While the USA, the world's largest economy, has been recovering slowly, Europe continues to face a sovereign debt crisis. In response to this, the European Union has undertaken deep structural reforms, including various financial support mechanisms such as bailouts and austerity programmes for countries with troubled economies. While this may have temporarily appeased markets, the memory of the Eurozone crisis is likely to remain fresh in investors' minds in years to come.
With limited post-recession growth prospects in the USA and Europe, companies have looked to Asia to drive global demand. China's expected growth rate of 8. While the global economic outlook for these key economies remains constrained, the ongoing trend towards industrialization and urbanization is likely to sustain long-term demand for resources.
In addition to the current decline in demand, mining companies face further challenges to profitability in the form of unfavourable commodity prices and tougher mining conditions.
While commodity prices have improved since their lows, prices remain stagnant or falling, limiting revenue potential. Declining ore grades at current depths also mean that mining companies have to mine deeper to reach new deposits, significantly increasing the cost of extraction.
Mining at these depths also introduces additional safety issues due to the high risk of rockfalls, flooding, gas discharges, seismic events, and ventilation problems. Compounding these economic and operational factors, mining companies also face regulatory uncertainty following a global trend of resource nationalism. Governments throughout the world are looking to increase their share of mining profits as a means to bolster slow economies and drive socio-economic development.
State interventions in the mining industry vary from the introduction of new resource-based taxes to transferring of mining rights to state-owned companies, as shown in Figure 2. This regulatory uncertainty poses a significant challenge to mining companies' long-term strategic planning. Despite the particularly uncertain regulatory environment in Africa, global mining companies cannot ignore the substantial growth prospects that the continent offers.
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Mining companies looking to operate on the African continent face unique challenges. While most companies benefit from long-term certainty and predictability, these market characteristics are even more important to long-term businesses like mining.
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Mining companies require a degree of political stability, investment-friendliness, appropriate transportation infrastructure, and balanced fiscal regimes to operate successfully. There are several issues prevalent across the African continent that run counter to these requirements, and which contribute to the perception of Africa as a risky destination for business. Poor governance, the prevalence or perception of corruption, tenuous legislative frameworks, fragile security of tenure, and unclear royalty and tax regimes make strategic decisions difficult.
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Furthermore, long-standing issues such as civil unrest, insurgency, and a history of ethnic conflict pose additional operational risks in certain countries. Besides socio-economic and political complexities, the lack of appropriate infrastructure across Africa is a further barrier for mining companies. The required infrastructure capital is far more than the current infrastructure spend, leaving a substantial spending shortfall. This development constraint leaves investors with little confidence that public-sector infrastructure development will improve sufficiently to facilitate operations.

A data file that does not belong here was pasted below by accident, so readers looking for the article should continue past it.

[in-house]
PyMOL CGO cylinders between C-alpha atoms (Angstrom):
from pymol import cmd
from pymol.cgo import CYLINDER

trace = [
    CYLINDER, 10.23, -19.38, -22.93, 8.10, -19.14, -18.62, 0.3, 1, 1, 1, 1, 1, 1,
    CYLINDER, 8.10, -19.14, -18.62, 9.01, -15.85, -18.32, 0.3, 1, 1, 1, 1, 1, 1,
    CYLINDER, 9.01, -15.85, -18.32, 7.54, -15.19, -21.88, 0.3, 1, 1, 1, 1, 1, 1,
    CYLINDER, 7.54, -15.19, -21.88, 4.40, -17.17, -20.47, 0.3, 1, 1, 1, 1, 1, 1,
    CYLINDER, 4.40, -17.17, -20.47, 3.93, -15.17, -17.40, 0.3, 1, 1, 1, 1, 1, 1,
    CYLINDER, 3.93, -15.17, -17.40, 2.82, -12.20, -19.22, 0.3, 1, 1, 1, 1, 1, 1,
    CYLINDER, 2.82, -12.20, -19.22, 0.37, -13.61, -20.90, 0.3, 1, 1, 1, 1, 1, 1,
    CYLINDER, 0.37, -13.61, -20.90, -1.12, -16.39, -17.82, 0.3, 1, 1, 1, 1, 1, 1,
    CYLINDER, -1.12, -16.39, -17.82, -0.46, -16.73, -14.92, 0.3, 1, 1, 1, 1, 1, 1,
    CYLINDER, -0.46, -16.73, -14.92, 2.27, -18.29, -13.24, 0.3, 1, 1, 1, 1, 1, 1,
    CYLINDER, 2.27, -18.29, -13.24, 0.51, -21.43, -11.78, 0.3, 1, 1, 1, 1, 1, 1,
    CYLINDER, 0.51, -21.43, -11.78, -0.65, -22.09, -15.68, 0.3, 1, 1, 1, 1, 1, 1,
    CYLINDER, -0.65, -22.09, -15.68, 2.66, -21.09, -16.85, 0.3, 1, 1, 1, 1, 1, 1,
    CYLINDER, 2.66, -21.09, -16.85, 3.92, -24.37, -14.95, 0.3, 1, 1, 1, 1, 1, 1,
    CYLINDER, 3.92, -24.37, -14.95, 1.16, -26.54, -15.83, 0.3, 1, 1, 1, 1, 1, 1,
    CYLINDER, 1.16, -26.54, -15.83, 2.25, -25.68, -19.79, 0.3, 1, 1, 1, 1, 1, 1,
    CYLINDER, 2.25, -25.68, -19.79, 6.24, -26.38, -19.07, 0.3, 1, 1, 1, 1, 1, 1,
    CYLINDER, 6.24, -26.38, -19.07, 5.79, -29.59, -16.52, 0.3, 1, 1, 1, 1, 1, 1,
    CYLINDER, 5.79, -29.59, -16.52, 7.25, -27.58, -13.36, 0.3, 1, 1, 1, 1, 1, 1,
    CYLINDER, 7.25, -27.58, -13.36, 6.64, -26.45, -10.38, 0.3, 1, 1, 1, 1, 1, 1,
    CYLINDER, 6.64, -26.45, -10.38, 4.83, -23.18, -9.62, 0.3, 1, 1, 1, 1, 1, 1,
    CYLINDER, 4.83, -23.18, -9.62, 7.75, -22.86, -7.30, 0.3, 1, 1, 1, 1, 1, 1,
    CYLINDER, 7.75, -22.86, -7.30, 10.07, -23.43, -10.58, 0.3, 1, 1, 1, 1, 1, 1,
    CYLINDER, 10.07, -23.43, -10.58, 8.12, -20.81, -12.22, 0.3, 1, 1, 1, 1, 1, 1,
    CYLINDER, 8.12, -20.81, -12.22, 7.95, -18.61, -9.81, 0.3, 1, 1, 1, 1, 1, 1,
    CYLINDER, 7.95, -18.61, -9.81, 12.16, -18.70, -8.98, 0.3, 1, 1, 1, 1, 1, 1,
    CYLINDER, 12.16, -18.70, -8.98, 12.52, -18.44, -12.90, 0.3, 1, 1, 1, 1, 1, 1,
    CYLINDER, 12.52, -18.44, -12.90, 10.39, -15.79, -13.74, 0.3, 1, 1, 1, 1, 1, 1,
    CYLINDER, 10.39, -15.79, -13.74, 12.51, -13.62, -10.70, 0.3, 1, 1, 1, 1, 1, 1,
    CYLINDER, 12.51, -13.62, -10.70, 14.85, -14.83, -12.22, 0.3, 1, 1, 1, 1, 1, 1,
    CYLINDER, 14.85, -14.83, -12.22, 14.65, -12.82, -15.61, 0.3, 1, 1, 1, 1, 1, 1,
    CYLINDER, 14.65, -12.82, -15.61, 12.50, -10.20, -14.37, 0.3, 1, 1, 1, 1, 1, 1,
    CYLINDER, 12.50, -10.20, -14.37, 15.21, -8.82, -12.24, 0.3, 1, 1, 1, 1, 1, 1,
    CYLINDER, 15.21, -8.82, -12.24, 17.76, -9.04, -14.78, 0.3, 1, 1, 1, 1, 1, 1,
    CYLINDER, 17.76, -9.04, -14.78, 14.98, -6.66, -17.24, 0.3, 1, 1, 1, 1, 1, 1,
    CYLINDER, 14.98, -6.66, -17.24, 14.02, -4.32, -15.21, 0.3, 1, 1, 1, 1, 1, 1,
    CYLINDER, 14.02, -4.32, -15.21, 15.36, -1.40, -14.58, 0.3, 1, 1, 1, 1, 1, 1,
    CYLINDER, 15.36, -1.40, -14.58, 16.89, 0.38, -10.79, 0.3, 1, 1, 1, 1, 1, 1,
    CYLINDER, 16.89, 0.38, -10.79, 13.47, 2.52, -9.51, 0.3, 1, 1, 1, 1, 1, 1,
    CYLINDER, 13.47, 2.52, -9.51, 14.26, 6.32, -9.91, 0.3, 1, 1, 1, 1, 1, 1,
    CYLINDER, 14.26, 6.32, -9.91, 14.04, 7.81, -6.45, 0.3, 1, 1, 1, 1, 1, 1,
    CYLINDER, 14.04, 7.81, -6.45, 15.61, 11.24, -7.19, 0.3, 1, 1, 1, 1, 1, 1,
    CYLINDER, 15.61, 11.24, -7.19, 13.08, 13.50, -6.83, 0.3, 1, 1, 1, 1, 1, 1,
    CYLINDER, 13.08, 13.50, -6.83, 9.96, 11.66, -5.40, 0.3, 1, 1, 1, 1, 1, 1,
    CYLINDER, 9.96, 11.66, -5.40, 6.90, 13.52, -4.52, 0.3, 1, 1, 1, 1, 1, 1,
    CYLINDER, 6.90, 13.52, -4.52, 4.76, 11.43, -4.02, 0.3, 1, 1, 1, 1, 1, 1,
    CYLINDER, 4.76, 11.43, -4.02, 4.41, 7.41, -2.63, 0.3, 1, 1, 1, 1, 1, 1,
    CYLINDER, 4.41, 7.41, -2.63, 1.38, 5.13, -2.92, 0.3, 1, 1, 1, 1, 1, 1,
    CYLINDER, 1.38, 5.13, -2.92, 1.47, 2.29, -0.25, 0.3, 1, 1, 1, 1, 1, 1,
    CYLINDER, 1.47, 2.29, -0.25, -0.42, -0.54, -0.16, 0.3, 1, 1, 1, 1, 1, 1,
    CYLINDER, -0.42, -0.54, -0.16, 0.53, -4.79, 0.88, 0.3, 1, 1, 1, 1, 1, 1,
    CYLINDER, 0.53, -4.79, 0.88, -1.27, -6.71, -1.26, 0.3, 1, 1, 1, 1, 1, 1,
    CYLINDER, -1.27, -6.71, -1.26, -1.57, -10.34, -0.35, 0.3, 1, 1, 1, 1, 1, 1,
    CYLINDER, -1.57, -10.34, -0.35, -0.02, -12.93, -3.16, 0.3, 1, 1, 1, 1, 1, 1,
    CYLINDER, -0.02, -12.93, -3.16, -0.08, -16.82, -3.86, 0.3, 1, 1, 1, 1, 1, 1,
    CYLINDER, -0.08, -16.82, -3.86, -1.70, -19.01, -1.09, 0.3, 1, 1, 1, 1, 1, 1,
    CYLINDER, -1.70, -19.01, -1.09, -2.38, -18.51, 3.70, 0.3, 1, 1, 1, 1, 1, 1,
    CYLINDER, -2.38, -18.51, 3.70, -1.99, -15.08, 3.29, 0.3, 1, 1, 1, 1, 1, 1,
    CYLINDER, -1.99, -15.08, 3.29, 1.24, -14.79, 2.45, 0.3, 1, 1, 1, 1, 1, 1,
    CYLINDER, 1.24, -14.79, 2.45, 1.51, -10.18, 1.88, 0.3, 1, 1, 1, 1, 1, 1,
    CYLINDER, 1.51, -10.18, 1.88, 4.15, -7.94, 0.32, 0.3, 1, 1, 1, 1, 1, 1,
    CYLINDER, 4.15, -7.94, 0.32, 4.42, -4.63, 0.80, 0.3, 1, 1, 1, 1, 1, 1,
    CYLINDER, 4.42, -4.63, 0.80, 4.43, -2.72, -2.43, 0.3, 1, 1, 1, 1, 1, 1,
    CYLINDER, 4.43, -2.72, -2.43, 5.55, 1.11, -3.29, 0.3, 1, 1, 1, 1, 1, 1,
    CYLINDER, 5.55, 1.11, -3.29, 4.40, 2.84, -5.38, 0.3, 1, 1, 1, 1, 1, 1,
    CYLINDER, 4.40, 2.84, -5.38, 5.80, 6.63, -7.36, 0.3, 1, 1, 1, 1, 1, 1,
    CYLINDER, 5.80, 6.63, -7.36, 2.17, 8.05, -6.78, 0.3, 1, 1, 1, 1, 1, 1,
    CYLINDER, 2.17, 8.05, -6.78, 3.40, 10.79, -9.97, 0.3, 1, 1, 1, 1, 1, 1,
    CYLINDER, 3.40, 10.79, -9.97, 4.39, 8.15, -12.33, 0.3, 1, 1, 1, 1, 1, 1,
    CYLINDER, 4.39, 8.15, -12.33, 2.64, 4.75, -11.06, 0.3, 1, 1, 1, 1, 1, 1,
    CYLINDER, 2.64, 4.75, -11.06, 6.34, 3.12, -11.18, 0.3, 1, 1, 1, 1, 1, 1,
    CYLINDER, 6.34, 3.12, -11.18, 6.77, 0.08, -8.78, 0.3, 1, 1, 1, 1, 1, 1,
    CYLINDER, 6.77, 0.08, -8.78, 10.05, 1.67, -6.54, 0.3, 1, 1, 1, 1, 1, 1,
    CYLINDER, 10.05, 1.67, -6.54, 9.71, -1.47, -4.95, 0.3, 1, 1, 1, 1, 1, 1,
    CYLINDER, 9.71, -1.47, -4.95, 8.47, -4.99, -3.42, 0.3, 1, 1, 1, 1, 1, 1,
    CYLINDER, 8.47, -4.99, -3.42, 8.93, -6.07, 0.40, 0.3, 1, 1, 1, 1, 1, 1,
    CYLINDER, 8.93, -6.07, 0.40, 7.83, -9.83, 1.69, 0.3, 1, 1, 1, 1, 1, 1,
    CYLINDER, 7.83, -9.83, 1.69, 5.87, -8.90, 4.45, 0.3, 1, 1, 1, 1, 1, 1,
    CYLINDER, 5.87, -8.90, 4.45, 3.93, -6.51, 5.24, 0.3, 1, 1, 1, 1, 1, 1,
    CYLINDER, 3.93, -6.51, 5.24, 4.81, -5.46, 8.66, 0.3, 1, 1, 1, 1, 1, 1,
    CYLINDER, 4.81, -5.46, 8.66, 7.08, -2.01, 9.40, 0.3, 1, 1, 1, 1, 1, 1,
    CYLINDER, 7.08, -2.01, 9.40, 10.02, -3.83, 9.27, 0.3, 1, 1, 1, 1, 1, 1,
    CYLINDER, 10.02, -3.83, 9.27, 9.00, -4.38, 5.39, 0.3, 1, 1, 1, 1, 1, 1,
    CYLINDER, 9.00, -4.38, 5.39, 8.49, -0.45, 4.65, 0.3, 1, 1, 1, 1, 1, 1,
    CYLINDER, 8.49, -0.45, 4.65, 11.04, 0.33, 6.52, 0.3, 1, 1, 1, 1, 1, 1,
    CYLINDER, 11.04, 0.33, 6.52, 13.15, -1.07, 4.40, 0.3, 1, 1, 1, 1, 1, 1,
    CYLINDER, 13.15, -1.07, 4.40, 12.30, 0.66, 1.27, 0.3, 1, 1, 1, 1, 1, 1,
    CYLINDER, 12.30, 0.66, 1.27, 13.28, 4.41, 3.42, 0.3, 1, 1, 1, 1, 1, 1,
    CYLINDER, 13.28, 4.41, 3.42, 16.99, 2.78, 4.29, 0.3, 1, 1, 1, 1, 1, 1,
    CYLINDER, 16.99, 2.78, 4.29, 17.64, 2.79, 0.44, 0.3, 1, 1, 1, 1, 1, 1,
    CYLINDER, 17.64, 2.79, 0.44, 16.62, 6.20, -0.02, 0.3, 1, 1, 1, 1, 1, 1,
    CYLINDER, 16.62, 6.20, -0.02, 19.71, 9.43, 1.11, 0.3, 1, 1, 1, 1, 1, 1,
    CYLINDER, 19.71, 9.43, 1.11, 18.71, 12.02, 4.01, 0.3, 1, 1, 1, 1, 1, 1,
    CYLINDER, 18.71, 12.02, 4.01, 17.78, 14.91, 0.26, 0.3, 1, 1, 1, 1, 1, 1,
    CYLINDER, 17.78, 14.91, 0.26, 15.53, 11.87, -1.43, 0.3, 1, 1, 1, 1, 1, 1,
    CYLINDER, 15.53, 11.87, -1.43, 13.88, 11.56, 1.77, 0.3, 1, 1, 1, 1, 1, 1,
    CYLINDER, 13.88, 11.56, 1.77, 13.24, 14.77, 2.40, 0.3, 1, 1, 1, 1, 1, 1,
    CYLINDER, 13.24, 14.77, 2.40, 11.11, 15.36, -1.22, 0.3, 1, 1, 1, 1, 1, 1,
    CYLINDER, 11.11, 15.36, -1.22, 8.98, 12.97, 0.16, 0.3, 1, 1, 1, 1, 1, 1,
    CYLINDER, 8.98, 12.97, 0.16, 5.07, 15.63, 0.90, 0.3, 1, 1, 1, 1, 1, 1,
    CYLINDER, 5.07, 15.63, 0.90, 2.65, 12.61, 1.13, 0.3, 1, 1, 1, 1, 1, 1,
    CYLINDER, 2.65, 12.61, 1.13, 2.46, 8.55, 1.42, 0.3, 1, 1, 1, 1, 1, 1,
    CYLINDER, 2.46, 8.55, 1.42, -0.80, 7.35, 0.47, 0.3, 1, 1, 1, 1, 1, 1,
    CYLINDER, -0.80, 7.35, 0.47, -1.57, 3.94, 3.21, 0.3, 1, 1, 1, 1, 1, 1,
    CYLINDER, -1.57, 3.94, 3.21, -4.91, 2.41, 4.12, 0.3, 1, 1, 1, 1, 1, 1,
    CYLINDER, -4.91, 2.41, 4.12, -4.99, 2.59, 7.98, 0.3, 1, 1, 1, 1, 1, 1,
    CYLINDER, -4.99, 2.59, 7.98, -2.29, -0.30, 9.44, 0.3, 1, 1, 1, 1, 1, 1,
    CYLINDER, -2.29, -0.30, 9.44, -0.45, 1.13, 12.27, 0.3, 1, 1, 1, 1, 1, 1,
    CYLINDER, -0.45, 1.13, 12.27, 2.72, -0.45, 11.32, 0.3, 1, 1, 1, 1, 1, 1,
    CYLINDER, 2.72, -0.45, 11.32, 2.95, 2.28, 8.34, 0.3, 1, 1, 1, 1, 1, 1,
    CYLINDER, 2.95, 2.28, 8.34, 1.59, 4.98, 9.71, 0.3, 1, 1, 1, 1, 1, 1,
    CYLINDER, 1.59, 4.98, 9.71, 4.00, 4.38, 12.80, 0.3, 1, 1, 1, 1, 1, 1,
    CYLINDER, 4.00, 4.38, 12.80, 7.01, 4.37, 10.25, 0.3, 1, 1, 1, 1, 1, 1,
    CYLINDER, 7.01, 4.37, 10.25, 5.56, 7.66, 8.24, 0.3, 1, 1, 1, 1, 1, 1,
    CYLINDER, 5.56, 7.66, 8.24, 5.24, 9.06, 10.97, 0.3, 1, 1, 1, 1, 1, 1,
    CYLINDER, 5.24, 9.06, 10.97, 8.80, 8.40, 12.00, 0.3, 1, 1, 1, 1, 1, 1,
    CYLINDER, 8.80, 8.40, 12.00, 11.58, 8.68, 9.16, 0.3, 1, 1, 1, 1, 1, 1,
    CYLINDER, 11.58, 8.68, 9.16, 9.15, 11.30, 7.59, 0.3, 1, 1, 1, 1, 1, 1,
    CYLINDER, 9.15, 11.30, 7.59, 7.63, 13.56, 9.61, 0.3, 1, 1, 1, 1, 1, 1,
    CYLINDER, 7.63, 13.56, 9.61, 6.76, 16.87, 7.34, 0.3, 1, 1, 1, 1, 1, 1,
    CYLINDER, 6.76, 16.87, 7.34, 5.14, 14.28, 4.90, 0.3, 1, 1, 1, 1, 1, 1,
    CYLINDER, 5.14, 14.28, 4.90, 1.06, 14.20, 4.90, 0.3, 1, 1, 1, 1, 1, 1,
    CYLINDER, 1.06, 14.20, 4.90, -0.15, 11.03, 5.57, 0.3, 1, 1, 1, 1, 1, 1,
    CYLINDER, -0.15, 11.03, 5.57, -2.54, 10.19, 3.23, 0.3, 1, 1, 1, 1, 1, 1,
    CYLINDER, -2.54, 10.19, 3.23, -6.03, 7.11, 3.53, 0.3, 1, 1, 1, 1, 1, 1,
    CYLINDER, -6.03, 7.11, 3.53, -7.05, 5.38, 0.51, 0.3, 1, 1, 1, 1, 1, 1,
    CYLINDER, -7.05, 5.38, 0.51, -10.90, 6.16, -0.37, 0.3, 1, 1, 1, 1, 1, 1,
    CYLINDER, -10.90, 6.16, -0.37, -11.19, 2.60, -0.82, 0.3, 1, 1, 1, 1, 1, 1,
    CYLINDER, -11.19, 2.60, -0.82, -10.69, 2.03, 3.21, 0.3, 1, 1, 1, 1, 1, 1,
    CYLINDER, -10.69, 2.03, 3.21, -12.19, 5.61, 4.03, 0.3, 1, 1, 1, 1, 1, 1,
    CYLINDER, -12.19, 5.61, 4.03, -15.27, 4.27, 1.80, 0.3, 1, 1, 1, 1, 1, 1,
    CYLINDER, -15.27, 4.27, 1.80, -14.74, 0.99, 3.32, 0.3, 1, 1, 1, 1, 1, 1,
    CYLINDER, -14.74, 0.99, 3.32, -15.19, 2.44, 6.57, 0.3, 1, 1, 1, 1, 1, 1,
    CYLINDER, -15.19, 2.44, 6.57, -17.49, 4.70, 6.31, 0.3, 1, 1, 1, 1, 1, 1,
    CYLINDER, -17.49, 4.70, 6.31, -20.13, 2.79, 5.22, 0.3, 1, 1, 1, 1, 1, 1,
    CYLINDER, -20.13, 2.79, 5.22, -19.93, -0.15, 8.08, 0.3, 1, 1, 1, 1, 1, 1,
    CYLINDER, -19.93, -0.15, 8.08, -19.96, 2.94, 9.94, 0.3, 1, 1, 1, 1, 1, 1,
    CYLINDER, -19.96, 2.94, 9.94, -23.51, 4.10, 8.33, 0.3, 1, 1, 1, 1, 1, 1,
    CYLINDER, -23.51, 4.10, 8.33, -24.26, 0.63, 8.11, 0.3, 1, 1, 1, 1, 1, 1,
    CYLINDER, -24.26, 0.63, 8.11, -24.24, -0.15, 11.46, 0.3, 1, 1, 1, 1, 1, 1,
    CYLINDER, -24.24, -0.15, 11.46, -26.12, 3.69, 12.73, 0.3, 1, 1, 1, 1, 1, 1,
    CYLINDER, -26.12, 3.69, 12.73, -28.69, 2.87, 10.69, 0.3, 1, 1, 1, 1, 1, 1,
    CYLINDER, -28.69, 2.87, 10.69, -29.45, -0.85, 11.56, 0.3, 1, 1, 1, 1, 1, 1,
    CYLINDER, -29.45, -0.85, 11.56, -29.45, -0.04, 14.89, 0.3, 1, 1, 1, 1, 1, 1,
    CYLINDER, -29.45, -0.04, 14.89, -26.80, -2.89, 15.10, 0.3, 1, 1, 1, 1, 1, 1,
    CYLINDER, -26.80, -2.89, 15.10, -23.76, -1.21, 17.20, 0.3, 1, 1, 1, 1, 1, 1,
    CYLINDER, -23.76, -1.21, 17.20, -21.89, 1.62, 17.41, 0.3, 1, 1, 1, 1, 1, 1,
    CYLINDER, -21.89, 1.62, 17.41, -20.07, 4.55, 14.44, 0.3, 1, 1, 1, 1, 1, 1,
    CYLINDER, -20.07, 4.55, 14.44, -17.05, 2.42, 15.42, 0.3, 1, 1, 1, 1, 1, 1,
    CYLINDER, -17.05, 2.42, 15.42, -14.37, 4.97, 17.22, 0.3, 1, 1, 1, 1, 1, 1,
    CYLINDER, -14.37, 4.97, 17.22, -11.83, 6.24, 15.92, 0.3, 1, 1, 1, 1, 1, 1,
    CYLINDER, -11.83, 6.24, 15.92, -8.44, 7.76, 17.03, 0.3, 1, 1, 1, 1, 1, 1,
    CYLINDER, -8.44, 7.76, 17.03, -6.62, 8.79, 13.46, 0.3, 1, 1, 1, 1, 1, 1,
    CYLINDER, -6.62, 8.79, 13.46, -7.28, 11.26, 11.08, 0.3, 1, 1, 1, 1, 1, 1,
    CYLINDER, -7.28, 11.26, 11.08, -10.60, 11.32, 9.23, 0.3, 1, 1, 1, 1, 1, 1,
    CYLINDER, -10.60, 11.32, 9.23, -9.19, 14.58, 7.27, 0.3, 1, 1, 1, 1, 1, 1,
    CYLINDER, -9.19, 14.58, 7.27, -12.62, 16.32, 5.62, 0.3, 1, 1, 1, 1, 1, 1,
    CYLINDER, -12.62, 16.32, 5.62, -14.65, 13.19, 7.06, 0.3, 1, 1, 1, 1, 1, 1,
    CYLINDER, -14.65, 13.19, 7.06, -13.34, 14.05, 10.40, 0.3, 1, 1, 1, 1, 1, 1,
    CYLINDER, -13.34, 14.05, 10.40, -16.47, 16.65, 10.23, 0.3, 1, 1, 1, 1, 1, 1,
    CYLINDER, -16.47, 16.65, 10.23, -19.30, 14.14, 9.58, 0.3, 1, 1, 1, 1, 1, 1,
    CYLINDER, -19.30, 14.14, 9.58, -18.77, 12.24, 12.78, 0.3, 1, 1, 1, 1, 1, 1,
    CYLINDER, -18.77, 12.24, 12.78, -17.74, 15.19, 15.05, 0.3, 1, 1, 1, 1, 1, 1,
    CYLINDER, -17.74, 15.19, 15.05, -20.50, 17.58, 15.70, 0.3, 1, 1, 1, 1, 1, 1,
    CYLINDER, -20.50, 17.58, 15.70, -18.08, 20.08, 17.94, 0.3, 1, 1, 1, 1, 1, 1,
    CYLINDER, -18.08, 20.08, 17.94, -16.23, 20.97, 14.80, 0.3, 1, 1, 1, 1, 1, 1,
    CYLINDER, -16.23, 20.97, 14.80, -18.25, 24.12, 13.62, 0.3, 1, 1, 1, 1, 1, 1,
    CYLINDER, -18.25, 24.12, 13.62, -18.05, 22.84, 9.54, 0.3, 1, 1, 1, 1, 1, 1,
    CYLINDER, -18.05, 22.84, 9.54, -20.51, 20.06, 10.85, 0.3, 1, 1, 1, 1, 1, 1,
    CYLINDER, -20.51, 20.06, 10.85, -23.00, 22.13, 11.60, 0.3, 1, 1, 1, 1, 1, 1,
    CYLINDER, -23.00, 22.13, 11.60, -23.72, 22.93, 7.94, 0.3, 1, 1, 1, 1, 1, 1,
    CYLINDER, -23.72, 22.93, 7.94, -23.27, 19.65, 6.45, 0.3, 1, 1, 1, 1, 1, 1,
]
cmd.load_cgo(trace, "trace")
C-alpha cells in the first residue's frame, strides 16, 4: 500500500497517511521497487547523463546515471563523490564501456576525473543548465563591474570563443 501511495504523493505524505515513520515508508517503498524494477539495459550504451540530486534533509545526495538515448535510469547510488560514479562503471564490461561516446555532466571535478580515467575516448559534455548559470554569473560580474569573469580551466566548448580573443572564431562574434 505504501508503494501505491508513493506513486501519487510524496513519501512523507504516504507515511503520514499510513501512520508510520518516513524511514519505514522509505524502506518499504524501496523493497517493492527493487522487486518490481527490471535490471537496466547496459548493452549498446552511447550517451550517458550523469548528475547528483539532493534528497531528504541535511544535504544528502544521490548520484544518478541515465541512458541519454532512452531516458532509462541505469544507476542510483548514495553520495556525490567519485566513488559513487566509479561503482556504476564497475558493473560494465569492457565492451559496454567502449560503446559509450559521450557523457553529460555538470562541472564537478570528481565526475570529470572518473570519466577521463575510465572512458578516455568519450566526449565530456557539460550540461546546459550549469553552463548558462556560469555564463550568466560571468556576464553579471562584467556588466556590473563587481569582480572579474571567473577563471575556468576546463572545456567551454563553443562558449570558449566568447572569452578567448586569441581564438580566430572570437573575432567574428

African governments are turning to mining companies themselves to accelerate infrastructure development, linking mining licence issuance to huge infrastructure projects McNitt, These multi-billion dollar foreign investments are likely to have a far greater impact on African infrastructure development than public-sector spending.
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The relationship between mining companies and host countries' governments is challenging. Despite this economic dependence on a prosperous mining industry, host governments habitually treat mining companies with suspicion. Mining operations are viewed as operations in isolation without the necessary linkages and benefits to other sectors of the economy or alignment with local aspirations. Furthermore, the history of colonialism across Africa has often resulted in foreign-owned mining companies being viewed by communities as entities with no long-term commitment to the country.
Communities often perceive companies as generating wealth and repatriating dividends, leaving behind a damaged environment with little lasting benefit for the community. The South African situation.
In addition to the complex factors affecting mining companies at a global level, companies with South African operations face further complexities. Mining has historically been a very important sector to the South African economy. Like many other African countries, South Africa has vast mineral wealth with immense value generation potential.
With more than 52 commodities under its surface, South Africa has the world's largest reserves of platinum, manganese, chrome, vanadium, and gold, as well as major reserves of coal, iron ore, zirconium, and titanium minerals Monitor Deloitte analysis. The industry's substantial wealth has supported the country's growth with strong resource exports and job creation. However, the mining industry's relative contribution to the economy has declined due to growth in the financial and real estate sectors. To an even greater extent than their global counterparts, South African mining companies' margins are under pressure.